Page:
BY TIM PEELER RALEIGH, N.C. New NC State football player Nate Mageo is looking forward to Saturday, but not just because that’s the day of the Wolfpack’s annual intra-squad spring game.
It’s also the biggest sporting day in his native American Samoa, when islanders race 40-person longboats from the individual villages (and one representing the island’s only McDonalds) over a seven-mile course into Pago Pago Harbor.
April 17 is American Samoa Flag Day, the biggest holiday of the year on the string of volcanic islands and coral atolls that were claimed as a U.S. territory in 1900 by Navy Captain Benjamin Franklin Tilley. Saturday’s Fautasi longboat races are the highlight of the three-day celebration festival.
Mageo, a junior college defensive tackle who was one of four new football recruits to enroll at NC State in January, grew up training for his powerhouse seat position, enduring two-a-day practices from February to April that were easily as difficult as his football training. He also grew up playing rugby, the most popular sport overall in the Samoan archipelago, a string of islands in the South Pacific halfway between Hawaii and New Zealand.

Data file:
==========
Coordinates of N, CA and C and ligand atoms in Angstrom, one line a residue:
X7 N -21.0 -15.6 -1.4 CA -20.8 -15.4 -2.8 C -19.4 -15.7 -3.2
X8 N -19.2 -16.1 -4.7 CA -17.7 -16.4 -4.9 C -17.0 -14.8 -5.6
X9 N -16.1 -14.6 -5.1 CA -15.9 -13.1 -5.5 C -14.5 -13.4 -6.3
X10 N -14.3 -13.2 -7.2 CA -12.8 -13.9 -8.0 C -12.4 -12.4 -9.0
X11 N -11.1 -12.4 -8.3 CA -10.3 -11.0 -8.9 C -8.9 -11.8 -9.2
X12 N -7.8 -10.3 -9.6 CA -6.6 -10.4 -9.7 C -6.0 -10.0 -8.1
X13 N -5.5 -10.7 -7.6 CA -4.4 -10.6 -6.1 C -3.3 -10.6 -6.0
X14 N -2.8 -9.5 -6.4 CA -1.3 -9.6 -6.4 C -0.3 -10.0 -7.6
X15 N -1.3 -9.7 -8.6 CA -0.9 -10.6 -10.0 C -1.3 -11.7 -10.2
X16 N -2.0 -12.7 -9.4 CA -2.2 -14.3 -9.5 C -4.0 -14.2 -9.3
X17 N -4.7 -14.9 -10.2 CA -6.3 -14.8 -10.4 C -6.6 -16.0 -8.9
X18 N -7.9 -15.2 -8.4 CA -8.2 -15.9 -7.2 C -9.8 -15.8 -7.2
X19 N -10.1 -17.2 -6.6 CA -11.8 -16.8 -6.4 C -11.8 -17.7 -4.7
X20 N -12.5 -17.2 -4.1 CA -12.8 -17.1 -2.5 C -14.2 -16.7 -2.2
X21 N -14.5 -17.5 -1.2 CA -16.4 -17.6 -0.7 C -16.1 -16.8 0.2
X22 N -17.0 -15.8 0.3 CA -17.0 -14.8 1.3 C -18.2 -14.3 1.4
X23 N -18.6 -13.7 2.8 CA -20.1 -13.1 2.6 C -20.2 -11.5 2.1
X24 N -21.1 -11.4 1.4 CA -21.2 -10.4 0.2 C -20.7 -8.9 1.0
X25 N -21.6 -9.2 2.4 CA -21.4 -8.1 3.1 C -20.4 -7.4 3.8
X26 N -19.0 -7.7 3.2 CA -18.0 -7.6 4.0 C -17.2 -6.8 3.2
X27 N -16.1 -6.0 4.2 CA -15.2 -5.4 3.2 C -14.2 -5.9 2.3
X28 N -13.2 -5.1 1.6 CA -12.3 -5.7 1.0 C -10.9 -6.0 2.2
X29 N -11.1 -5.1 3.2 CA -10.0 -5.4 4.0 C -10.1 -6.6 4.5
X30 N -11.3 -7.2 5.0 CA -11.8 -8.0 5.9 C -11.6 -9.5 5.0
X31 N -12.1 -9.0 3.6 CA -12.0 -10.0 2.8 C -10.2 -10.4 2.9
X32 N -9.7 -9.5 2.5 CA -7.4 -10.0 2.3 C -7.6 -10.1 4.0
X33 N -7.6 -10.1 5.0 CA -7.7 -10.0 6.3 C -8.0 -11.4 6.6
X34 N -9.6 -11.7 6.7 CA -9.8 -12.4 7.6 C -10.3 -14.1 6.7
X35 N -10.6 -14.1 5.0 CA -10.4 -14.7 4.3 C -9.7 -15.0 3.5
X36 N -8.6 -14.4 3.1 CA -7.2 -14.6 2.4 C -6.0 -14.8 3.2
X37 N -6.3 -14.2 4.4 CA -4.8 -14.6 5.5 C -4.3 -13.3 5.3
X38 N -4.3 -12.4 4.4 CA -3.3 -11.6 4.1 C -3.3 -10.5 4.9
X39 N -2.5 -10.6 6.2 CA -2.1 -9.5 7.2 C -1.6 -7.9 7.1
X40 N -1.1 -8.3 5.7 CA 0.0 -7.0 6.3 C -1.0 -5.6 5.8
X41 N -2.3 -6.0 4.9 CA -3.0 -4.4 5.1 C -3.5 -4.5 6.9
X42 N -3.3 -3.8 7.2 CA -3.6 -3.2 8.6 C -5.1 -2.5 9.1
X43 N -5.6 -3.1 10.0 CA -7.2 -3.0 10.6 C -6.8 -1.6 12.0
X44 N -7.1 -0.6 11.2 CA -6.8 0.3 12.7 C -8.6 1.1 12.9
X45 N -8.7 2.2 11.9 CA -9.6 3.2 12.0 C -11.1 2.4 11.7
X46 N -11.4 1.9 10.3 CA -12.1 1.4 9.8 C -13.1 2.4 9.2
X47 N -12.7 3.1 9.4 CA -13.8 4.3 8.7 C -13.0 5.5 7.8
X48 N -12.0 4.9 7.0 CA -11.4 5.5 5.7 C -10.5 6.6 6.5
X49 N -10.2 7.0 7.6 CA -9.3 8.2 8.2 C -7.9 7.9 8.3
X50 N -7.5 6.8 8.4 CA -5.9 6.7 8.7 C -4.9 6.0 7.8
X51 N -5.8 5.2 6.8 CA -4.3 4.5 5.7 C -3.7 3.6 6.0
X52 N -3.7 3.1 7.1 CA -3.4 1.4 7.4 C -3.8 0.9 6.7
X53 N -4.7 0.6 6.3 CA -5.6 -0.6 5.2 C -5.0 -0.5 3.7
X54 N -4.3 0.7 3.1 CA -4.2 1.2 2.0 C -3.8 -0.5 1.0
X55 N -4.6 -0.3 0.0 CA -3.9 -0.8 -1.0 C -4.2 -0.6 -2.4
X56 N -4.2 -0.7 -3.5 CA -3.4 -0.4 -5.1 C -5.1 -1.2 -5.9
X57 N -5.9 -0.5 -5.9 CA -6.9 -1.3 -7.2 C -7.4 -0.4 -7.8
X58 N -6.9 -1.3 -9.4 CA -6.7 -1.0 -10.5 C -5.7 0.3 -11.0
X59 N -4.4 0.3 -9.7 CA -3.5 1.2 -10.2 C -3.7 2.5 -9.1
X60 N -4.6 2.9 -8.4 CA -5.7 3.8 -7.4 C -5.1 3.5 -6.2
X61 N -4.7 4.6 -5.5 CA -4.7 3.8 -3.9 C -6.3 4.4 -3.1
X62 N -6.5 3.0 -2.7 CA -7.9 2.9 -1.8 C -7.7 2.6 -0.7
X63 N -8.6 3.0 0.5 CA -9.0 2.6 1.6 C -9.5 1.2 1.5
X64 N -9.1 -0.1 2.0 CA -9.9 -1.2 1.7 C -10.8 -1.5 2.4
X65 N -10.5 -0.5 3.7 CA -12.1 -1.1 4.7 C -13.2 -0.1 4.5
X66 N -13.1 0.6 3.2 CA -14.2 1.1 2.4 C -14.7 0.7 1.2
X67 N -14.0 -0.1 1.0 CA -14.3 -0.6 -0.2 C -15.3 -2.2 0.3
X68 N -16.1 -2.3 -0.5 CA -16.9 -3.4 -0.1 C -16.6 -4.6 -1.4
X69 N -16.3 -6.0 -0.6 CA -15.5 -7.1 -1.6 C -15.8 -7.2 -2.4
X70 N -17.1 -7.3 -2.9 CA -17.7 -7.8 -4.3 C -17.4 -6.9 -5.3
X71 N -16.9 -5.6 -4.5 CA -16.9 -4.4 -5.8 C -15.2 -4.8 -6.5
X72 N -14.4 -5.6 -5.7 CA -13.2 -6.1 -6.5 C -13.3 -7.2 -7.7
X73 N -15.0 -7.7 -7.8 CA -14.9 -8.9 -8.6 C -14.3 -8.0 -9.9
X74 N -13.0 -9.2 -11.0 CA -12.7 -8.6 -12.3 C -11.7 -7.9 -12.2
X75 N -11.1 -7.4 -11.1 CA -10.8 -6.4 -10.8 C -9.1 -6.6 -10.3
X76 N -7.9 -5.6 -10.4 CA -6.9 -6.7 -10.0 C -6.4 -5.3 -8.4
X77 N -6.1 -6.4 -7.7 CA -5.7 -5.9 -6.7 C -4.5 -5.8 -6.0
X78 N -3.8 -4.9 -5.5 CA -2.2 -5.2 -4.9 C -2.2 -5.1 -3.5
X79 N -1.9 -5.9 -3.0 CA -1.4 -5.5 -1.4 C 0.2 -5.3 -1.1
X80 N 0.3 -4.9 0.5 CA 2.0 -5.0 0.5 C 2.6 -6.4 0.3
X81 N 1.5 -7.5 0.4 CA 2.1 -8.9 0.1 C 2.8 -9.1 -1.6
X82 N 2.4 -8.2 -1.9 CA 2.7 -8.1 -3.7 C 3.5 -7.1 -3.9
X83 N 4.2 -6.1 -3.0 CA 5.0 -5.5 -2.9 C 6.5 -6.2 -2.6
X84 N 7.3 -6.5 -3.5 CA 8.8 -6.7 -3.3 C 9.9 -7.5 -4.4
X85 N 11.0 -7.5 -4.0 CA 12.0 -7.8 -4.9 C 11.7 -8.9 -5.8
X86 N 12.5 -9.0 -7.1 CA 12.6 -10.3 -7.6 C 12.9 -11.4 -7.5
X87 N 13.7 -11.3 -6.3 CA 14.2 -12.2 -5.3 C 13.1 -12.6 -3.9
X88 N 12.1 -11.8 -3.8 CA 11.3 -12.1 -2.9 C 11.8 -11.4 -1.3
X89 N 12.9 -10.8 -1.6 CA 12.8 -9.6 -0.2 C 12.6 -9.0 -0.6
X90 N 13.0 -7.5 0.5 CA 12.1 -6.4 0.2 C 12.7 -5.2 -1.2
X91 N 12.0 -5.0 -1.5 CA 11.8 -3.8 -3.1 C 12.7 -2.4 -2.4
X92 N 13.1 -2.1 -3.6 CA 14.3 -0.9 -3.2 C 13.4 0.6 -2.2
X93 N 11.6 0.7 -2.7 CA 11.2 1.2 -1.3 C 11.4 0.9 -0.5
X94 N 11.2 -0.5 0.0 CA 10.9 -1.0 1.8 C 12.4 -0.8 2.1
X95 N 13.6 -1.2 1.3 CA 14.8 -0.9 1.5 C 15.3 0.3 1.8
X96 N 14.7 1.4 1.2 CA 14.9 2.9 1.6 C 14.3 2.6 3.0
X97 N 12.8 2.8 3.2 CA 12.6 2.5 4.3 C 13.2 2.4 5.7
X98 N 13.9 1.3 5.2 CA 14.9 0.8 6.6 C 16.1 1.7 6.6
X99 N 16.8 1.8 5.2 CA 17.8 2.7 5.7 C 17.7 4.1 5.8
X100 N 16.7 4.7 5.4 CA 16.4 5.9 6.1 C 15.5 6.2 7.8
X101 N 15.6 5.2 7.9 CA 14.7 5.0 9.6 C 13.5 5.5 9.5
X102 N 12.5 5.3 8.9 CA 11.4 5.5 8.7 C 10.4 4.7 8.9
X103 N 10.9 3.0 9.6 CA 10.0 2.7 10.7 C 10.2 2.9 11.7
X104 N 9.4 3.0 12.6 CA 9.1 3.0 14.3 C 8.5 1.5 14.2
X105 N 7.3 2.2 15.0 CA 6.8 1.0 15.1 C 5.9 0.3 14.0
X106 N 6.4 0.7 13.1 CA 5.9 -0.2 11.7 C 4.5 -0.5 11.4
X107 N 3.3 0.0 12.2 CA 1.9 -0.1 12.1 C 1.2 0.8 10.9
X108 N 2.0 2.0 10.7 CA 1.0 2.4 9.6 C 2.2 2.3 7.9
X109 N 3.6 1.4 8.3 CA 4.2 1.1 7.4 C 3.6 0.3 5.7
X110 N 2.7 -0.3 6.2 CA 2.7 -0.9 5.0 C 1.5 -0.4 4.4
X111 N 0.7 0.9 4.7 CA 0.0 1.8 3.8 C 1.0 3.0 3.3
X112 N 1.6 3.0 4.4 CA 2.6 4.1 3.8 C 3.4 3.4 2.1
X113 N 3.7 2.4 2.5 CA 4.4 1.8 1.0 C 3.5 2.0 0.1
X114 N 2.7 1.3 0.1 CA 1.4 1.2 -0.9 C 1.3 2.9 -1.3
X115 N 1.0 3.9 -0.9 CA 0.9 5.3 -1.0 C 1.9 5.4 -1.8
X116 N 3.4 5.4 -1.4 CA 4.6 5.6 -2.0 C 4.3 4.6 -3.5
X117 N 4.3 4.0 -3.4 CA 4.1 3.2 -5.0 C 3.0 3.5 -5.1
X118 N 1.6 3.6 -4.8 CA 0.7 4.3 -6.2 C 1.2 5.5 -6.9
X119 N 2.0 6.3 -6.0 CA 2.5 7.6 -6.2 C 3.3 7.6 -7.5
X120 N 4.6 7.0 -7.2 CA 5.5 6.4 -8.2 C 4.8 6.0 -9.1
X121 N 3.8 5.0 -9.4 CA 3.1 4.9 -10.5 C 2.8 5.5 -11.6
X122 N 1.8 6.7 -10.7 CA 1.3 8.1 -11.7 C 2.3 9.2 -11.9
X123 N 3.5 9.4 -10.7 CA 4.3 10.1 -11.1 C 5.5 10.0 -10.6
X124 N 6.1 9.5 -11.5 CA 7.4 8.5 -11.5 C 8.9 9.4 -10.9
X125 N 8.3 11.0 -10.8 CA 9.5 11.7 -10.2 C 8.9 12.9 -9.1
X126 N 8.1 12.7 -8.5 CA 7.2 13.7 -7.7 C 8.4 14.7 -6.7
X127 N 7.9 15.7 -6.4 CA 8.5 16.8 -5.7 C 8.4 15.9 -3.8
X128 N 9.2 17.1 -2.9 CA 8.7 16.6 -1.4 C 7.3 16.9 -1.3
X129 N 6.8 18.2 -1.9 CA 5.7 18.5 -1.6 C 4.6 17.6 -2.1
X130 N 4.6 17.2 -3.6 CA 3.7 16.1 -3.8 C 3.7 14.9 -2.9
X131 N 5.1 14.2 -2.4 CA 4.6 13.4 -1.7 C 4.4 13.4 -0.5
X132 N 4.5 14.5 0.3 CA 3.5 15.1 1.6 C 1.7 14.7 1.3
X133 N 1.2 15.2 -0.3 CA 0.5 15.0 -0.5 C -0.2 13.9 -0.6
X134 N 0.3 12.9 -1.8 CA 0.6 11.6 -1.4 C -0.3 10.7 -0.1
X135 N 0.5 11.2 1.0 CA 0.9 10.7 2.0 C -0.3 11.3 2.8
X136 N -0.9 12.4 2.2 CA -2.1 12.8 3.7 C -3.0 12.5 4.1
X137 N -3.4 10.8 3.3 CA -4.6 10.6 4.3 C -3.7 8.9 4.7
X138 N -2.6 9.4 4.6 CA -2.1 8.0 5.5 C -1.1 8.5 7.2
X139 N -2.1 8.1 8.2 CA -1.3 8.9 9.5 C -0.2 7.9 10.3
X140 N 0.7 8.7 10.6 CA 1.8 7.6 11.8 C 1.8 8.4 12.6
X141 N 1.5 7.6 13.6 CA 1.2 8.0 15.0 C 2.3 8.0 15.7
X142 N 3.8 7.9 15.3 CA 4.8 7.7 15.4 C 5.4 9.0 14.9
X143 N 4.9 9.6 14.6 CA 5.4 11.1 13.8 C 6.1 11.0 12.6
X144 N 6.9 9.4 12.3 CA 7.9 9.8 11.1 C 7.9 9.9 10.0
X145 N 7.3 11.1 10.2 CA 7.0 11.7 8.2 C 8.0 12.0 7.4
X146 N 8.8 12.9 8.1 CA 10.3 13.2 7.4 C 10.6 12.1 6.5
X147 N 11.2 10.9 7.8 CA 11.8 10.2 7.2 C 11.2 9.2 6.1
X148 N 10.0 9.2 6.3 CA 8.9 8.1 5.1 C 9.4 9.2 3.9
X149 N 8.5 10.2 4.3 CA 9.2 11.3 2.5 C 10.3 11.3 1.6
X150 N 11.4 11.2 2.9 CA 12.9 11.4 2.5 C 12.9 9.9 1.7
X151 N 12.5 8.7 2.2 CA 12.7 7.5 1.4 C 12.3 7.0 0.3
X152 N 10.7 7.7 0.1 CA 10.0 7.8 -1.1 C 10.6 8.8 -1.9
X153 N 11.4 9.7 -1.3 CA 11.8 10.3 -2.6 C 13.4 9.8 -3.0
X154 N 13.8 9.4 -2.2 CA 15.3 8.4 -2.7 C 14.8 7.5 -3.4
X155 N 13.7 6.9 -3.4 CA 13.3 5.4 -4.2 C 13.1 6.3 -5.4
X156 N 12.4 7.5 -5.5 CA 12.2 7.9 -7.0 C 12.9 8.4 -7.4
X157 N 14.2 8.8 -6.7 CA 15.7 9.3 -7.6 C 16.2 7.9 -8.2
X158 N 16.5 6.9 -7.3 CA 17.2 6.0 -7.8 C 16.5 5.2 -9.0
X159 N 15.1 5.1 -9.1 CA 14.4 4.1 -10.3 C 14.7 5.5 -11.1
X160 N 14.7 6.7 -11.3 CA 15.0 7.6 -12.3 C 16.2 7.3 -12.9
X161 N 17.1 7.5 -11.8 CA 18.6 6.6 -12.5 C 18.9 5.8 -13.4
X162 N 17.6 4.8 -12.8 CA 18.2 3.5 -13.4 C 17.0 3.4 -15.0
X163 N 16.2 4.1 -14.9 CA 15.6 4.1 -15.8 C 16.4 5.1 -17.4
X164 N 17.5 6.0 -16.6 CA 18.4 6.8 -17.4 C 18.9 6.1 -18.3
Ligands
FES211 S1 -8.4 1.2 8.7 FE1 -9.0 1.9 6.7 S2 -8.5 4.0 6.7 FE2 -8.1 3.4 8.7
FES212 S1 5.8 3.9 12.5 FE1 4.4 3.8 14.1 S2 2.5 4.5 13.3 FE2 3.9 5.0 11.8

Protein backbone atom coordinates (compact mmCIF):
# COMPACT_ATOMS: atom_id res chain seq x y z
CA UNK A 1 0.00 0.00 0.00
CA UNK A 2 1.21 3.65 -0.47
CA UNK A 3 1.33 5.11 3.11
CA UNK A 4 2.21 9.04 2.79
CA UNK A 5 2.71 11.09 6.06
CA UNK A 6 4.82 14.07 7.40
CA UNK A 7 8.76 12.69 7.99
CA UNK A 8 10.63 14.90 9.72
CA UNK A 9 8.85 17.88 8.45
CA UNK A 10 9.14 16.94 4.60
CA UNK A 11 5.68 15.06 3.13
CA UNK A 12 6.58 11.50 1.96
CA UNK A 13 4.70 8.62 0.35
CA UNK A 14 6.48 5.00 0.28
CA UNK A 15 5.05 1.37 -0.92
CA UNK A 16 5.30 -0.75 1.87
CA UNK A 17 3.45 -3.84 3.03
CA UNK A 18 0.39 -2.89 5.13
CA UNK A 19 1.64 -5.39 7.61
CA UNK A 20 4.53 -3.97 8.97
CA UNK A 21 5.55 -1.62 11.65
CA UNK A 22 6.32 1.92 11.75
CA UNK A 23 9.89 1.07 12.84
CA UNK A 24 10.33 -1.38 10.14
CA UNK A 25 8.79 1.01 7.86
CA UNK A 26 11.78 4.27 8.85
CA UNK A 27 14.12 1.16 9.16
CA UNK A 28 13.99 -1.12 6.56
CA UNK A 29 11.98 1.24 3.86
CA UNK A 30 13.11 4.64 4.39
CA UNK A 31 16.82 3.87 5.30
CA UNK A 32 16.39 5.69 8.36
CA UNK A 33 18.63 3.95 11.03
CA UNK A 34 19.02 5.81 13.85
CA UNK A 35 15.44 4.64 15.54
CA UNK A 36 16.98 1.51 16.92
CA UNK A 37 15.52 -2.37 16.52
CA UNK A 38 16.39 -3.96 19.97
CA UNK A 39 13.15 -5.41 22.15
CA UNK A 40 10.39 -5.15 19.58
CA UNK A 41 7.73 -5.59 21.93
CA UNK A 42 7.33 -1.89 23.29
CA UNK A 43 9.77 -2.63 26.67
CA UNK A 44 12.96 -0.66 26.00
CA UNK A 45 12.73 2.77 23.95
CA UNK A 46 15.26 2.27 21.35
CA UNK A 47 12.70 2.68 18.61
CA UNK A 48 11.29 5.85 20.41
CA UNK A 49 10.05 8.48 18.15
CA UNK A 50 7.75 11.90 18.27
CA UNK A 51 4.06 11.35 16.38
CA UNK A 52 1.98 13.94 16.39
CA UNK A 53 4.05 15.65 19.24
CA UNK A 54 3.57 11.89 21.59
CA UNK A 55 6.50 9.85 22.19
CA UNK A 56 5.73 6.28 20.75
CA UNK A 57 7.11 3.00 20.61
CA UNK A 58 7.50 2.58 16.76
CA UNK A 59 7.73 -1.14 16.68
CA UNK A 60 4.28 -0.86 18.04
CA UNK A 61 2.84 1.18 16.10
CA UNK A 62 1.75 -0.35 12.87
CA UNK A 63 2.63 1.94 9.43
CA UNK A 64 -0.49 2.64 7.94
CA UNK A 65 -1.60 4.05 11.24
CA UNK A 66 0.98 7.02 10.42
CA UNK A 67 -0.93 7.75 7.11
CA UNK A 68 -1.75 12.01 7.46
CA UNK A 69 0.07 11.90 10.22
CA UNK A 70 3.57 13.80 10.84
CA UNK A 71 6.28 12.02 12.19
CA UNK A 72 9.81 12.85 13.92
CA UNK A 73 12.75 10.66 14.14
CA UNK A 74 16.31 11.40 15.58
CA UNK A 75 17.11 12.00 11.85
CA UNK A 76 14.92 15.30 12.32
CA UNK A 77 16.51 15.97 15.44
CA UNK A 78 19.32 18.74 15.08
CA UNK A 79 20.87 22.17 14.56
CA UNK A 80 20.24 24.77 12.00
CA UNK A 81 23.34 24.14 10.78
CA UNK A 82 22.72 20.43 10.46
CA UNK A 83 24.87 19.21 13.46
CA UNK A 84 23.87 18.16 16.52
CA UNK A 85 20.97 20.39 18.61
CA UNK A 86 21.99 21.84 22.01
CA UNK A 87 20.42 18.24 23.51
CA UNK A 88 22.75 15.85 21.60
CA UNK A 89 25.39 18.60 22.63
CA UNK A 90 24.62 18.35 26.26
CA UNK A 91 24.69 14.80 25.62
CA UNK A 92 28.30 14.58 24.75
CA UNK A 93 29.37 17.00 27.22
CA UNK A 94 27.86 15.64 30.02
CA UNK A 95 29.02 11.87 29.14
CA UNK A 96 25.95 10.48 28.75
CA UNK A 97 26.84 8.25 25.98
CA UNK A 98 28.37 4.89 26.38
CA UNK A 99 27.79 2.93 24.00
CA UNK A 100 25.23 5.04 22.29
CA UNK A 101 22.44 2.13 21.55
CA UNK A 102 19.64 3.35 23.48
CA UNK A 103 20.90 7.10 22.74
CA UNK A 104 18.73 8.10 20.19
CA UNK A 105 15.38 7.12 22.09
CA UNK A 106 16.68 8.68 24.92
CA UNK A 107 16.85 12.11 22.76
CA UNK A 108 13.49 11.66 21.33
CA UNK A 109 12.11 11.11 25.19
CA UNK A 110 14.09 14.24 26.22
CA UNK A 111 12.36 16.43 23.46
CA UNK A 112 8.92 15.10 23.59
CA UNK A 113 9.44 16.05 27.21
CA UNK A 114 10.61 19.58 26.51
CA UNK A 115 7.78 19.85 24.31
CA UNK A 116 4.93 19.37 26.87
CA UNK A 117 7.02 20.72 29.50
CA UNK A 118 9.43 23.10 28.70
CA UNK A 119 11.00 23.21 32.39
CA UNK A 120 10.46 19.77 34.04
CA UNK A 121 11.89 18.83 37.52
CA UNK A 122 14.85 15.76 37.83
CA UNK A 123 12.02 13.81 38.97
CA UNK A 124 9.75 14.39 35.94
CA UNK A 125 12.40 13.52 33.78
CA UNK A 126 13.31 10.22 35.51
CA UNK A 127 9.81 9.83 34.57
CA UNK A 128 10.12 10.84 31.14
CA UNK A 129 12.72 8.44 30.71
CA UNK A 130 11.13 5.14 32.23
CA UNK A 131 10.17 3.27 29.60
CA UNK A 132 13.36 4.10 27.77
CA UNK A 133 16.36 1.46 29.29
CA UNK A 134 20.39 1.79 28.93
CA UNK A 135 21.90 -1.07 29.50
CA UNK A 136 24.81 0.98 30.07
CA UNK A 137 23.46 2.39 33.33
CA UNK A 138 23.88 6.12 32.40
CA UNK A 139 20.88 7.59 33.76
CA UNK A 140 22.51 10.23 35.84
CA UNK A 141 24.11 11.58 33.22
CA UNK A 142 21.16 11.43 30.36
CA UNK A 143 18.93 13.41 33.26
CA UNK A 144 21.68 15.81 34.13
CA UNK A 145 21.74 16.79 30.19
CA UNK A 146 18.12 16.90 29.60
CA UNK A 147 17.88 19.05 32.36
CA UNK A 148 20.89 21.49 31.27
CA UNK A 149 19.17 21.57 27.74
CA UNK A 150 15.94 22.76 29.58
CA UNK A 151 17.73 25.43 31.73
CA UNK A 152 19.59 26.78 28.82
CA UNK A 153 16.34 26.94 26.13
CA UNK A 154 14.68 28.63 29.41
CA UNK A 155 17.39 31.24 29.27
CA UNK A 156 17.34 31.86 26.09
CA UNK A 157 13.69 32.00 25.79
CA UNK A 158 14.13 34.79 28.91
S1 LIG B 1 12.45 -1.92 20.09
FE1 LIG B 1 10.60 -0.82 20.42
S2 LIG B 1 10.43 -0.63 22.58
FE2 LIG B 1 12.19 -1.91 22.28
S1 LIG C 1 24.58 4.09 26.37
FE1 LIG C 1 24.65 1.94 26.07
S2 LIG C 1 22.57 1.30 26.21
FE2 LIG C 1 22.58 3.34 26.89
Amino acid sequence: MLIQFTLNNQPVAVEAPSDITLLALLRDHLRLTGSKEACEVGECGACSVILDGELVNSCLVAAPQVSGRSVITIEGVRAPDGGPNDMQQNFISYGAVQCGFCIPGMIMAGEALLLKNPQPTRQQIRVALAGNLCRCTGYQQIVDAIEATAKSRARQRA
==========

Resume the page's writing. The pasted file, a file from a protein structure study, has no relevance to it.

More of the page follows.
Or, in practical terms, about 7,000 miles from Mageo’s new home in Raleigh.
But it was football the American Samoa’s biggest imported passion that took Mageo from Pago Pago to New Mexico Military Institute in Roswell, N.M., to Raleigh, thanks in great part to a recruiting tape from the fourth-annual Samoa Bowl, which pits the best high school players from Hawaii and America Samoa in a New Year’s Day all-star game.
“When we are young we play rugby a lot,” Mageo says. “Once we get to high school, we get to play football. Rowing is a big sport growing up. But we don’t have Pop Warner football, that’s why we play rugby. Kids are playing rugby all over the place. I didn’t start playing football until freshman year in high school.”